Recent work on fairness in machine learning has primarily emphasized how to define, quantify, and encourage "fair" outcomes. Less attention has been paid, however, to the ethical foundations which underlie such efforts. Among the ethical perspectives that should be taken into consideration is consequentialism, the position that, roughly speaking, outcomes are all that matter. Although consequentialism is not free from difficulties, and although it does not necessarily provide a tractable way of choosing actions (because of the combined problems of uncertainty, subjectivity, and aggregation), it nevertheless provides a powerful foundation from which to critique the existing literature on machine learning fairness. Moreover, it brings to the fore some of the tradeoffs involved, including the problem of who counts, the pros and cons of using a policy, and the relative value of the distant future. In this paper we provide a consequentialist critique of common definitions of fairness within machine learning, as well as a machine learning perspective on consequentialism. We conclude with a broader discussion of the issues of learning and randomization, which have important implications for the ethics of automated decision making systems.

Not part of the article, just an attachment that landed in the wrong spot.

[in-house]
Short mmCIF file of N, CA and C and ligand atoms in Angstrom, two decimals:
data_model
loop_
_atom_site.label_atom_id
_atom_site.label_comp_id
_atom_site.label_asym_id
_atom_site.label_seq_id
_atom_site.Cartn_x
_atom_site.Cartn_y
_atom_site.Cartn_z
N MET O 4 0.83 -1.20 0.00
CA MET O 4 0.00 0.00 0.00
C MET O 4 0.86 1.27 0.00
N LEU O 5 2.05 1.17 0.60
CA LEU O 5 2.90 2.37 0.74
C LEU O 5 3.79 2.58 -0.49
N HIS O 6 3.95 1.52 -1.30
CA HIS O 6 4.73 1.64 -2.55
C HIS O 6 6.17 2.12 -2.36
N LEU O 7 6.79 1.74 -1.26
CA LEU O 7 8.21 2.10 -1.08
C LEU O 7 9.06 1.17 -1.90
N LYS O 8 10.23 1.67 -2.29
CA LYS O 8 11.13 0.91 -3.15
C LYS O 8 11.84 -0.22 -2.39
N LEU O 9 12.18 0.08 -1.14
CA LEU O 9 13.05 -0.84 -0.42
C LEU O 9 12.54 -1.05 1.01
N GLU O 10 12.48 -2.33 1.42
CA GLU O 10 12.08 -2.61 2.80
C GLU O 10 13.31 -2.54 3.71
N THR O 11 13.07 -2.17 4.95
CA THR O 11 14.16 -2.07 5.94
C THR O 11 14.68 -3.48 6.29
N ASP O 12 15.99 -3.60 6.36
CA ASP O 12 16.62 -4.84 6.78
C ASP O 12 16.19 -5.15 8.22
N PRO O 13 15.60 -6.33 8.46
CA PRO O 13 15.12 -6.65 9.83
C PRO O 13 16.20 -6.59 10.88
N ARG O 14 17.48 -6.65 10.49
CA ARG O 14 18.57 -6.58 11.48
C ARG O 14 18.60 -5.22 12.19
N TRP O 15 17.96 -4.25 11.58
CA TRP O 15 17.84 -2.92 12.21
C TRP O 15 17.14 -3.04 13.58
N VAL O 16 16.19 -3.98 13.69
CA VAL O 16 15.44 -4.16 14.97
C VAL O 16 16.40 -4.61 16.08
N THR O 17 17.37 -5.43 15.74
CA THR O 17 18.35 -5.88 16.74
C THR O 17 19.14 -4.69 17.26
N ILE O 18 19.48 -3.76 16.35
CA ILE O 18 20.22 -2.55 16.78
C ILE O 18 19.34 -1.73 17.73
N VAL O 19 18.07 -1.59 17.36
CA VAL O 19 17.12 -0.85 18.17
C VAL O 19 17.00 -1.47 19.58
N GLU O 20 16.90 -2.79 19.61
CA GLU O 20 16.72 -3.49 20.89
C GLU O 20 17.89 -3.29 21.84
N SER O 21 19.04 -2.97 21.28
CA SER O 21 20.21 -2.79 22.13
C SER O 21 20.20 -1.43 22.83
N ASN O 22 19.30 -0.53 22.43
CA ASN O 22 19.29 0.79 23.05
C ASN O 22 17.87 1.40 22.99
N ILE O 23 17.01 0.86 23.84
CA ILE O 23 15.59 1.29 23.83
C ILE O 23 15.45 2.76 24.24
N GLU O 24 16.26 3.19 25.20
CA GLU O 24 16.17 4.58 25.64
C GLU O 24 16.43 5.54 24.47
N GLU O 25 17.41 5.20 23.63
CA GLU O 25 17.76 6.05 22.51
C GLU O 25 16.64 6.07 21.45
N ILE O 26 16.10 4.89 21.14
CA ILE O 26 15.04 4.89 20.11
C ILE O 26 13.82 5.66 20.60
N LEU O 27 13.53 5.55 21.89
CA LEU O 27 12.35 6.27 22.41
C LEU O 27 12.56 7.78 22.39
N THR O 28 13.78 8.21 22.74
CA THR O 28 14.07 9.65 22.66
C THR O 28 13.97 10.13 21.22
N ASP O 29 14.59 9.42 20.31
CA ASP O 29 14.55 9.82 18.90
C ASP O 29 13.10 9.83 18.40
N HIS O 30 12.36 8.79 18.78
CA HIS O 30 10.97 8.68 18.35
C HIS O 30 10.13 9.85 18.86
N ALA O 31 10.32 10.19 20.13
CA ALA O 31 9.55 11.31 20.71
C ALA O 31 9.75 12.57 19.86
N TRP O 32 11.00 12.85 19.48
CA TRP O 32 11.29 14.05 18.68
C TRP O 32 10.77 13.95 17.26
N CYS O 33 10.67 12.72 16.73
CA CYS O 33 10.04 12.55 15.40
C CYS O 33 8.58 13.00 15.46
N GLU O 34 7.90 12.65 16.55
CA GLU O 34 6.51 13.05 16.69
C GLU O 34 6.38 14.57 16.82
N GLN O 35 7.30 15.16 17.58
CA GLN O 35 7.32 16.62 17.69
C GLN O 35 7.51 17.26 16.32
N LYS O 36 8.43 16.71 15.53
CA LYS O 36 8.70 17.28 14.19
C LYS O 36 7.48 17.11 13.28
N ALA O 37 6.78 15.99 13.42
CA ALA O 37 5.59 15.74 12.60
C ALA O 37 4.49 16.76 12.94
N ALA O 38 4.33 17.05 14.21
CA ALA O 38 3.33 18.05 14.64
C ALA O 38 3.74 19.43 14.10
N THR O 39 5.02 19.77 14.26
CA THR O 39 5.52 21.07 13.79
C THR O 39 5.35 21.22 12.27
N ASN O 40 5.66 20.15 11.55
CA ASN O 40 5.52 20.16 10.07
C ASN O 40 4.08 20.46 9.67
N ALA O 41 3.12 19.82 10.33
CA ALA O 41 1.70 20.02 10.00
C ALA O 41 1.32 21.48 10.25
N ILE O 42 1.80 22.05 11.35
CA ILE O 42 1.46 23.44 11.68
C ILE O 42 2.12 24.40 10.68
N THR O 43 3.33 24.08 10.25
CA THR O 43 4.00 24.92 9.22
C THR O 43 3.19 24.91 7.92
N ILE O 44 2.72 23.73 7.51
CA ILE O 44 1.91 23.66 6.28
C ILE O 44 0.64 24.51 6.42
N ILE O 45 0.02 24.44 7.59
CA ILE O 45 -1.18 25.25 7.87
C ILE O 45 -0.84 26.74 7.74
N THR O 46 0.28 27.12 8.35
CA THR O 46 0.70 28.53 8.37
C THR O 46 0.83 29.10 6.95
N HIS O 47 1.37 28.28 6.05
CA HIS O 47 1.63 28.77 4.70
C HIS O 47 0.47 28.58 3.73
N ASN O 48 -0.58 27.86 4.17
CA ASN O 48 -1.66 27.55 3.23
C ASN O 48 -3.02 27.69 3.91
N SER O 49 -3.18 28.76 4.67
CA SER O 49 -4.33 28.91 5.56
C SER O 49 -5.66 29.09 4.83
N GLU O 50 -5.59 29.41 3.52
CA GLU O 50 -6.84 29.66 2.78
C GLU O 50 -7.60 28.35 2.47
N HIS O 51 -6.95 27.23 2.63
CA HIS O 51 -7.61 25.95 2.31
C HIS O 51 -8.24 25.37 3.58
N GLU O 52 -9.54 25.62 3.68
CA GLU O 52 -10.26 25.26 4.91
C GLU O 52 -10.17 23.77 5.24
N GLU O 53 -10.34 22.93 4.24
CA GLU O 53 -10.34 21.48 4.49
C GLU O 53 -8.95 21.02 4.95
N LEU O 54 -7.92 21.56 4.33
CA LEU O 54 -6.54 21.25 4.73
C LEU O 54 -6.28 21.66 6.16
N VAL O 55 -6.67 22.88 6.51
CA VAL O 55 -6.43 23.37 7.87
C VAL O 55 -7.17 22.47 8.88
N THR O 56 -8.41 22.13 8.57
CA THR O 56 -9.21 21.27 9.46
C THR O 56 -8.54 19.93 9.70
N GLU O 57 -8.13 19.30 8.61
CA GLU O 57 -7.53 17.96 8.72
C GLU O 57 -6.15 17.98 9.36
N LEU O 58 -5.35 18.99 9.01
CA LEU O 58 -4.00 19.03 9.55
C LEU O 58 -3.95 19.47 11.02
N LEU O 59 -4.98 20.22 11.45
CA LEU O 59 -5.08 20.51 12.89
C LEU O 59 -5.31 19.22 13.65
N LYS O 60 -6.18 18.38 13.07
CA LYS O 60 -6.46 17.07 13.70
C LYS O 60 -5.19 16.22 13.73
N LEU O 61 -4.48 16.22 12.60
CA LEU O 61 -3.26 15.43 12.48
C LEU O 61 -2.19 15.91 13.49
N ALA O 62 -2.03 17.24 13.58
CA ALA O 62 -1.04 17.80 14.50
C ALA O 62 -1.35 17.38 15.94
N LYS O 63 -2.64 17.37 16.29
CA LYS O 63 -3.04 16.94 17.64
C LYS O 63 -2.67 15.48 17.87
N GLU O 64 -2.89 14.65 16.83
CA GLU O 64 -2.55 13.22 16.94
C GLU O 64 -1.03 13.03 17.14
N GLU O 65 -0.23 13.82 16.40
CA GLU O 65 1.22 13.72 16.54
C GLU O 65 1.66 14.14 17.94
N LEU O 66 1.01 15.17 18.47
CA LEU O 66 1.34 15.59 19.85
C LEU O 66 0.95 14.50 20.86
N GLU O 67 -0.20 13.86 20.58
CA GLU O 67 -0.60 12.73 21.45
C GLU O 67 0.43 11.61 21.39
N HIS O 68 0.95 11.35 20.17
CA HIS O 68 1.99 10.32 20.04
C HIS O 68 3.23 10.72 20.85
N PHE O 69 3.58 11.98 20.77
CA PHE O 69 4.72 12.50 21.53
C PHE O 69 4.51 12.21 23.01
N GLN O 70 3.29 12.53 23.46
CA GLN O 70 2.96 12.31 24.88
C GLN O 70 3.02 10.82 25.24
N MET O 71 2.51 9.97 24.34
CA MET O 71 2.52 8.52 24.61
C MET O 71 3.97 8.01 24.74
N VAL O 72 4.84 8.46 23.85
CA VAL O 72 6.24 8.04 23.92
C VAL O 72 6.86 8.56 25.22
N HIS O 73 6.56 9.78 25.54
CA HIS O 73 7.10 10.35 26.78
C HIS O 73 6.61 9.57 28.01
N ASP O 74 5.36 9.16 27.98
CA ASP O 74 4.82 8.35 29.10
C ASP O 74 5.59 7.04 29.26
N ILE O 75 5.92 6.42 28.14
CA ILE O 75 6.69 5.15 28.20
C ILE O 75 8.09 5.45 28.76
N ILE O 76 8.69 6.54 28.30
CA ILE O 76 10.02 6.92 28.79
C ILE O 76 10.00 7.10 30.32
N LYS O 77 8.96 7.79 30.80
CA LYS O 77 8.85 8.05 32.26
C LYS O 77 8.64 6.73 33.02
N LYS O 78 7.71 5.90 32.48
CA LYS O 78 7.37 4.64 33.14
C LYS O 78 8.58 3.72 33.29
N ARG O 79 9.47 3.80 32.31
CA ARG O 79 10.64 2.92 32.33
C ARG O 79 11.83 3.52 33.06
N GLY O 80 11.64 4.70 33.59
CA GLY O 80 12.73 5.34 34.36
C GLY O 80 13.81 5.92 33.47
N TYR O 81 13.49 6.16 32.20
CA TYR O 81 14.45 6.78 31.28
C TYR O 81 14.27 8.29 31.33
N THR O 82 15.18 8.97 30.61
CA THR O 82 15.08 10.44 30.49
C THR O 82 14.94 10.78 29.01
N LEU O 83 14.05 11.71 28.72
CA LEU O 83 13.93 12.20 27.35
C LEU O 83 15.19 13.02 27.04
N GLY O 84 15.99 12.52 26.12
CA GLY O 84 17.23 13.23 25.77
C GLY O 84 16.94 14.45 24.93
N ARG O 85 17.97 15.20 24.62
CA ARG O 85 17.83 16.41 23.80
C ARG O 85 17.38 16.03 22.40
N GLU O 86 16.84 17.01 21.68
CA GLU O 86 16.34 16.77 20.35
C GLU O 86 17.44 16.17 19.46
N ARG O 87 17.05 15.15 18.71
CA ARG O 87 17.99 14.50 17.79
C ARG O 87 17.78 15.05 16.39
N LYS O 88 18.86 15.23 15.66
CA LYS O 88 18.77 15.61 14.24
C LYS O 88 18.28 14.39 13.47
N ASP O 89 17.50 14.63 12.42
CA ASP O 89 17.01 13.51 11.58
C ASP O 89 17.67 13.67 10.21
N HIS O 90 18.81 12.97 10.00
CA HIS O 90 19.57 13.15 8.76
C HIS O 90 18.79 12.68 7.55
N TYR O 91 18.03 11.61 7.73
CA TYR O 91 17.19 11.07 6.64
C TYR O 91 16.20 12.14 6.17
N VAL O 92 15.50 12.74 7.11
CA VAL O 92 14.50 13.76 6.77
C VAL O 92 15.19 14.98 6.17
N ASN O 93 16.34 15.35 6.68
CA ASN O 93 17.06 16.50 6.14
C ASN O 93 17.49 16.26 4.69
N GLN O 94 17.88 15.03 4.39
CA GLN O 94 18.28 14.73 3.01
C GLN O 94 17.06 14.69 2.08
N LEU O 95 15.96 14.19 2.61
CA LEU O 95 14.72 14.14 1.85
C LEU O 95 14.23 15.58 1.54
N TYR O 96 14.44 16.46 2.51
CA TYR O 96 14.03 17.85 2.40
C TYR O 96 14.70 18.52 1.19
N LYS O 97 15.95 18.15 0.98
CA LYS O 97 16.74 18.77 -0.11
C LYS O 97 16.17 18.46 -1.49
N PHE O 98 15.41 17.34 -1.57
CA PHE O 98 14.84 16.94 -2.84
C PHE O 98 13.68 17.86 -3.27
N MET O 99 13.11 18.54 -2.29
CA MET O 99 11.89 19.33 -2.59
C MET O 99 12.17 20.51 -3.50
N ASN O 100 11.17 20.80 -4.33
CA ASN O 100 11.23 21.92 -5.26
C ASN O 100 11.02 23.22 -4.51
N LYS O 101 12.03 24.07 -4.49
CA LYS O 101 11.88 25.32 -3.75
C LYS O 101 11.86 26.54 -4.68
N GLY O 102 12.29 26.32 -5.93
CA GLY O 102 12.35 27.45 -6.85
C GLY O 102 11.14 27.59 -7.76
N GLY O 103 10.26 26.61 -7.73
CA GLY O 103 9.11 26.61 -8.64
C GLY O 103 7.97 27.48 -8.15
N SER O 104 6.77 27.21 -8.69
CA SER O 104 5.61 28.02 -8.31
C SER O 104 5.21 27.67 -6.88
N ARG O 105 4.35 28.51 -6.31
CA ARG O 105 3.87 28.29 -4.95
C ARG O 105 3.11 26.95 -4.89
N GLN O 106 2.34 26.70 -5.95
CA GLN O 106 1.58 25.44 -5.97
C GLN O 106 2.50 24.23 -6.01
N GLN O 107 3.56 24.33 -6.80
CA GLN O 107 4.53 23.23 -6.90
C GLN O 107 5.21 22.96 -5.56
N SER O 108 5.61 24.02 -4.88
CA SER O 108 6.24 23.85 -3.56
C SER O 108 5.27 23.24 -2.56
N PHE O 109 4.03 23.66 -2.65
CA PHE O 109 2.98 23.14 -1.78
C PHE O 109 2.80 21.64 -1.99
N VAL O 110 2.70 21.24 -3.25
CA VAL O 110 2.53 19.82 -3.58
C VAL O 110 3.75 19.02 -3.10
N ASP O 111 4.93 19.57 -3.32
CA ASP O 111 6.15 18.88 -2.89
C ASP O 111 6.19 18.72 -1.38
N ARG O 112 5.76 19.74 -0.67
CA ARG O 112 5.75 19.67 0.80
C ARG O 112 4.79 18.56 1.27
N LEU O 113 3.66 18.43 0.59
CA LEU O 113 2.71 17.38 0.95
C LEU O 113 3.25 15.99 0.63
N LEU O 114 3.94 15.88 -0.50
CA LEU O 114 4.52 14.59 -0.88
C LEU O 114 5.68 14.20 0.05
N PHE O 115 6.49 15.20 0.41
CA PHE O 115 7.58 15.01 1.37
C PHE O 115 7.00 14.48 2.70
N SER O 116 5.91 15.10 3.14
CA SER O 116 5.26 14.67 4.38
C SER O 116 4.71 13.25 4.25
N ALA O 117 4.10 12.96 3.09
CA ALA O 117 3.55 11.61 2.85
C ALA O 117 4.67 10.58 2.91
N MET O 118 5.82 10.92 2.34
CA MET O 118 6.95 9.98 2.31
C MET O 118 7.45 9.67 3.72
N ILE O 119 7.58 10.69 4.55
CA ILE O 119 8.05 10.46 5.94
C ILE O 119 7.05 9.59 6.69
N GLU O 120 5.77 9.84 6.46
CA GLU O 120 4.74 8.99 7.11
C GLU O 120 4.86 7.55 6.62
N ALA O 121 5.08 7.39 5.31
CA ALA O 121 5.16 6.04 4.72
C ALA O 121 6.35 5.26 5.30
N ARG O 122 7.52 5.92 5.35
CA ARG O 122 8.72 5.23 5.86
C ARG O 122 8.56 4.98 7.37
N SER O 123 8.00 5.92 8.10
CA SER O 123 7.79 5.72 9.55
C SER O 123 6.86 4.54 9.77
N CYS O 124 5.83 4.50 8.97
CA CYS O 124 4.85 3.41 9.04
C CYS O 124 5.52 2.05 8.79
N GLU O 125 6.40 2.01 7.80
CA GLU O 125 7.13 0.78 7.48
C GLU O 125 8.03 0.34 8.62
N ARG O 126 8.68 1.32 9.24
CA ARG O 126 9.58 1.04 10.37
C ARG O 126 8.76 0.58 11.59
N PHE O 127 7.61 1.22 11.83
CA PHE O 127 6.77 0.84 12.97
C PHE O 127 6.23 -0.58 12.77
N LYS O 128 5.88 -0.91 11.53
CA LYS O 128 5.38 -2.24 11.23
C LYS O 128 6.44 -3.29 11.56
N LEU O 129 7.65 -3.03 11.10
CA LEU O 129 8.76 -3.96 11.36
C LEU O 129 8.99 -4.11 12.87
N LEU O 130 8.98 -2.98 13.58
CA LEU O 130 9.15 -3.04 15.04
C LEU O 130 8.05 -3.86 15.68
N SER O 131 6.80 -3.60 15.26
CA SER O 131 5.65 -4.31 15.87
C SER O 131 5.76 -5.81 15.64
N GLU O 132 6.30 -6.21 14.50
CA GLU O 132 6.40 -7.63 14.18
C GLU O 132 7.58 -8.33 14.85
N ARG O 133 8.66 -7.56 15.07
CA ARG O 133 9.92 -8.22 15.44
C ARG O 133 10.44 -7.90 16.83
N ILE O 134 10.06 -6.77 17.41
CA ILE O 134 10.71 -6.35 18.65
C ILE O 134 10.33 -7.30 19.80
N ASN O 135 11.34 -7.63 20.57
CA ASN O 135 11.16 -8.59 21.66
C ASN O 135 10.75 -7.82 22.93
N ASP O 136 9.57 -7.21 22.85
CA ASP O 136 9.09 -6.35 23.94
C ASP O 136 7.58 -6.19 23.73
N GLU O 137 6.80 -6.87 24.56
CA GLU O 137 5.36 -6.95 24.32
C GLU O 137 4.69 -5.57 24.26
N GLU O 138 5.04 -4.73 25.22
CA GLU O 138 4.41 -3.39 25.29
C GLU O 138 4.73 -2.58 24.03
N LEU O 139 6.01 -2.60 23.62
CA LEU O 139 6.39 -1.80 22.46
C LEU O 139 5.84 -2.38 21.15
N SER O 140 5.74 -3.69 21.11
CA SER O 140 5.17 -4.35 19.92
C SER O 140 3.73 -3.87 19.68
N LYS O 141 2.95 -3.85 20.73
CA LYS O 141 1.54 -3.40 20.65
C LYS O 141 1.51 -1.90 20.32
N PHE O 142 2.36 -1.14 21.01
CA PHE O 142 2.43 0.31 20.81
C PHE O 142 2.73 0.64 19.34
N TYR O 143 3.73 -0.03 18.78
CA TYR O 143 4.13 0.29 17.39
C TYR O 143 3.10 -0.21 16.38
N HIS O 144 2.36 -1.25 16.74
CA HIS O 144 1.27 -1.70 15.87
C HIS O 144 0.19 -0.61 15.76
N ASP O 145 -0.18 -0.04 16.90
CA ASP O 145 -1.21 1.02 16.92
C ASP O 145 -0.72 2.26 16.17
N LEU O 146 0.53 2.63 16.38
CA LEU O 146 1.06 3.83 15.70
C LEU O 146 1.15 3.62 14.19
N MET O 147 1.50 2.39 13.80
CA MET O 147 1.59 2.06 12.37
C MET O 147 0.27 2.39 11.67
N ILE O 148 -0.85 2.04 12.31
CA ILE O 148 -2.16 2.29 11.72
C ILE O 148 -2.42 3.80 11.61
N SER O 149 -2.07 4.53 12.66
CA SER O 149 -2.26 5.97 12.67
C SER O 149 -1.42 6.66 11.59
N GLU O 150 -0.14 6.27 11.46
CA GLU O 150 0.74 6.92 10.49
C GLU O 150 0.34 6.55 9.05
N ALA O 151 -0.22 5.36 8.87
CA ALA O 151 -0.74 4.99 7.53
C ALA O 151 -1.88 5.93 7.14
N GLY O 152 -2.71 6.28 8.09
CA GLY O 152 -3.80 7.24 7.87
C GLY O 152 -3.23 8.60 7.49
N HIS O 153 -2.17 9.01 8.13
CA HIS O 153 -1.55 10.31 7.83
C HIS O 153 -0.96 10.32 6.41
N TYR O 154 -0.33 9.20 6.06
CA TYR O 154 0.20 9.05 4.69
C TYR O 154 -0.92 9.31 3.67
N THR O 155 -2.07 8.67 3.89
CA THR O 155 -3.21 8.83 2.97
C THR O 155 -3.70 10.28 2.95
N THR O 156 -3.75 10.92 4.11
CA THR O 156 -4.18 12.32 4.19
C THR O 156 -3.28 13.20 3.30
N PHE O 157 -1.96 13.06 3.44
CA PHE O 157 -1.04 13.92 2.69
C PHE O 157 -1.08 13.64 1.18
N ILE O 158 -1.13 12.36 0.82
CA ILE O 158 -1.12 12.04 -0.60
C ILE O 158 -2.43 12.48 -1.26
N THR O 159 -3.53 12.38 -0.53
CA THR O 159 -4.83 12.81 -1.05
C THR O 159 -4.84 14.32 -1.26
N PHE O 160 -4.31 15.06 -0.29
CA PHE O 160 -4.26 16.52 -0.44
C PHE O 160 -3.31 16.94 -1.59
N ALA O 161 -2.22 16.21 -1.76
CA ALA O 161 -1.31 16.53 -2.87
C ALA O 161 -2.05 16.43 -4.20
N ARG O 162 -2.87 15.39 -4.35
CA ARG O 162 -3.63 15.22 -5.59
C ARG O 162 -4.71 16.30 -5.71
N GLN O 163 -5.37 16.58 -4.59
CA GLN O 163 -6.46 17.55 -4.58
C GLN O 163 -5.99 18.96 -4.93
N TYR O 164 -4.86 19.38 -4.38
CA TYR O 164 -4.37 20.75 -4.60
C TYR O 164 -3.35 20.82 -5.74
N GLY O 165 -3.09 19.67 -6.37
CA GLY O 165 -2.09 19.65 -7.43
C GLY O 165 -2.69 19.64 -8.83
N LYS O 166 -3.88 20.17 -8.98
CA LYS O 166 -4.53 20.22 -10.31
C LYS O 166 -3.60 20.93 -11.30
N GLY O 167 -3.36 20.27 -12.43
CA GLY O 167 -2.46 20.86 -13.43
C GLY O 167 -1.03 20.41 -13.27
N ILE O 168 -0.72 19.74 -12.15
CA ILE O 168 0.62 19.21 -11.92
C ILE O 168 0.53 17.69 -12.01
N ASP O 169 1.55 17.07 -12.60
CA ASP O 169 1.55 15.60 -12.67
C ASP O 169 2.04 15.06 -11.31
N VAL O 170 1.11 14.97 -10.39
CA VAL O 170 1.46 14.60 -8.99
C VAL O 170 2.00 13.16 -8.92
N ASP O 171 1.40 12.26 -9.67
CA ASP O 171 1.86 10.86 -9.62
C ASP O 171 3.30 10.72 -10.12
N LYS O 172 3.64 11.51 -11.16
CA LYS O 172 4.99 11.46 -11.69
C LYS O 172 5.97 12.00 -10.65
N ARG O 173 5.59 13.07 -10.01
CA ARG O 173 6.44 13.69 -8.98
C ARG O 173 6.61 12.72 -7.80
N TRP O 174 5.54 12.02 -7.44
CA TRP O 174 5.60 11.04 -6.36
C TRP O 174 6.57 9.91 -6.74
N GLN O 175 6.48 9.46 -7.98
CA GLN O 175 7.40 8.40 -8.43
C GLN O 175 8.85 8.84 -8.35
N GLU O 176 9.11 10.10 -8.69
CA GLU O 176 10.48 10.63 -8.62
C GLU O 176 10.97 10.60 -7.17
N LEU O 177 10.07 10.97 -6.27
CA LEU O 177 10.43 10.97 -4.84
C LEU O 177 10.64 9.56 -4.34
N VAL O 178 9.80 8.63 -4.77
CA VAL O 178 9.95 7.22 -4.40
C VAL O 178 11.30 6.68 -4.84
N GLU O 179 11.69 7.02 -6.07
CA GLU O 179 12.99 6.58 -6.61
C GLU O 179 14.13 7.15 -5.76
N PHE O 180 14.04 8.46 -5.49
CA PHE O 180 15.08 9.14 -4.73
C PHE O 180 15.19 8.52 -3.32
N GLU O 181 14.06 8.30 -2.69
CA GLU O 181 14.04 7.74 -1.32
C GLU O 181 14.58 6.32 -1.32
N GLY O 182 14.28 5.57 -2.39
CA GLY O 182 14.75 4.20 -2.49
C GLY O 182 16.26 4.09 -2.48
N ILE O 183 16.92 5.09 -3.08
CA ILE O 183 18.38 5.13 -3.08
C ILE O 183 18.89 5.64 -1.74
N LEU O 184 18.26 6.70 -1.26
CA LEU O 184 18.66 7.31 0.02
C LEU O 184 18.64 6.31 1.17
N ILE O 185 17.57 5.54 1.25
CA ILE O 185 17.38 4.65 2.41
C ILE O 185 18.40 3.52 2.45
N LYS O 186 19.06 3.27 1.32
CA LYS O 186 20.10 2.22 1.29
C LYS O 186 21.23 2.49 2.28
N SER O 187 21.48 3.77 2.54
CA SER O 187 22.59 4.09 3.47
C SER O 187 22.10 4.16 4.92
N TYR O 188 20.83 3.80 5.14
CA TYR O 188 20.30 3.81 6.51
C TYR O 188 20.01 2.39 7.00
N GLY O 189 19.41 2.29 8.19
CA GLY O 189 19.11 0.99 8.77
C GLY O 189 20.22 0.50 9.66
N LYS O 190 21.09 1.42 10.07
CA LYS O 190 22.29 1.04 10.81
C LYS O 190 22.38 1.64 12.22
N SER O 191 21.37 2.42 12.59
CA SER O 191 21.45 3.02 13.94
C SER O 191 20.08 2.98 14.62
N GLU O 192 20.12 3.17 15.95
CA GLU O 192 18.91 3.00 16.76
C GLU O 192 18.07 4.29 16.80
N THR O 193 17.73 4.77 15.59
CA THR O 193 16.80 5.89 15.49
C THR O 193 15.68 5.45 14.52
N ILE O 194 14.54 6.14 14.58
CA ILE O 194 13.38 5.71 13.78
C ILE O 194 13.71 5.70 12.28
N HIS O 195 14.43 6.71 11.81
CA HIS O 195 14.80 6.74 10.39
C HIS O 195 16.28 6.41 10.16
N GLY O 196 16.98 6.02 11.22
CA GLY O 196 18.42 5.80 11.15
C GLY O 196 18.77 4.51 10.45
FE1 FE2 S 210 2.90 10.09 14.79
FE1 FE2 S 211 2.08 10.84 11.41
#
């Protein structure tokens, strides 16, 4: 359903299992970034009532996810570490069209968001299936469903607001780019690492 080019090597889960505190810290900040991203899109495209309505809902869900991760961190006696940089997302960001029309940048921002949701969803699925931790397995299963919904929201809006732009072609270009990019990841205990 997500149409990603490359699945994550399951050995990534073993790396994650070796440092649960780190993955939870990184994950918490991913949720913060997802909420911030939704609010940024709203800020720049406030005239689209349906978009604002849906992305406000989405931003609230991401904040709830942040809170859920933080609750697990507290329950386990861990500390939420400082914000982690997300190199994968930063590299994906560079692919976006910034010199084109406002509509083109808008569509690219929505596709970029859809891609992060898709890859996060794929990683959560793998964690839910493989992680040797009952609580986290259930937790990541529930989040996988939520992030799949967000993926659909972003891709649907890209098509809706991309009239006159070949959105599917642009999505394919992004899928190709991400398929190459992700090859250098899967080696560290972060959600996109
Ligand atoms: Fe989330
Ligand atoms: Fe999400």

- Pub Date:
- January 2020
- Computer Science - Artificial Intelligence;
- Computer Science - Computers and Society;
- Computer Science - Machine Learning;
- Statistics - Machine Learning
- Updating to published version